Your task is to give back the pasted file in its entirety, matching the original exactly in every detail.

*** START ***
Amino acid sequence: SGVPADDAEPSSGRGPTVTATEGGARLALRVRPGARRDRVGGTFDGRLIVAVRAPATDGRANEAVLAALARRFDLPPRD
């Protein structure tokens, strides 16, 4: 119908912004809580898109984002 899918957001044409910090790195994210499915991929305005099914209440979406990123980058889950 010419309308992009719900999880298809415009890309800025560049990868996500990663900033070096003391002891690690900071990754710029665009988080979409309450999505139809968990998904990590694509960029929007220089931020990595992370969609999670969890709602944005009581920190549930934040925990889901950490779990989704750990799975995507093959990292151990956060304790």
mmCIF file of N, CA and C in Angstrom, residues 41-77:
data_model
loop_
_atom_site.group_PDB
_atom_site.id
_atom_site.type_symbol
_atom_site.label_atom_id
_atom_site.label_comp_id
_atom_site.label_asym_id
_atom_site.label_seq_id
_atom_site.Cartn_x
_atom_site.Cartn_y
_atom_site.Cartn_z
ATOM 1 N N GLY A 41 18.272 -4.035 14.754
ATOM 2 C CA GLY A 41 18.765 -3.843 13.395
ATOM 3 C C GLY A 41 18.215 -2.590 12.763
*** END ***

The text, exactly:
Amino acid sequence: SGVPADDAEPSSGRGPTVTATEGGARLALRVRPGARRDRVGGTFDGRLIVAVRAPATDGRANEAVLAALARRFDLPPRD
């Protein structure tokens, strides 16, 4: 119908912004809580898109984002 899918957001044409910090790195994210499915991929305005099914209440979406990123980058889950 010419309308992009719900999880298809415009890309800025560049990868996500990663900033070096003391002891690690900071990754710029665009988080979409309450999505139809968990998904990590694509960029929007220089931020990595992370969609999670969890709602944005009581920190549930934040925990889901950490779990989704750990799975995507093959990292151990956060304790």
mmCIF file of N, CA and C in Angstrom, residues 41-77:
data_model
loop_
_atom_site.group_PDB
_atom_site.id
_atom_site.type_symbol
_atom_site.label_atom_id
_atom_site.label_comp_id
_atom_site.label_asym_id
_atom_site.label_seq_id
_atom_site.Cartn_x
_atom_site.Cartn_y
_atom_site.Cartn_z
ATOM 1 N N GLY A 41 18.272 -4.035 14.754
ATOM 2 C CA GLY A 41 18.765 -3.843 13.395
ATOM 3 C C GLY A 41 18.215 -2.590 12.763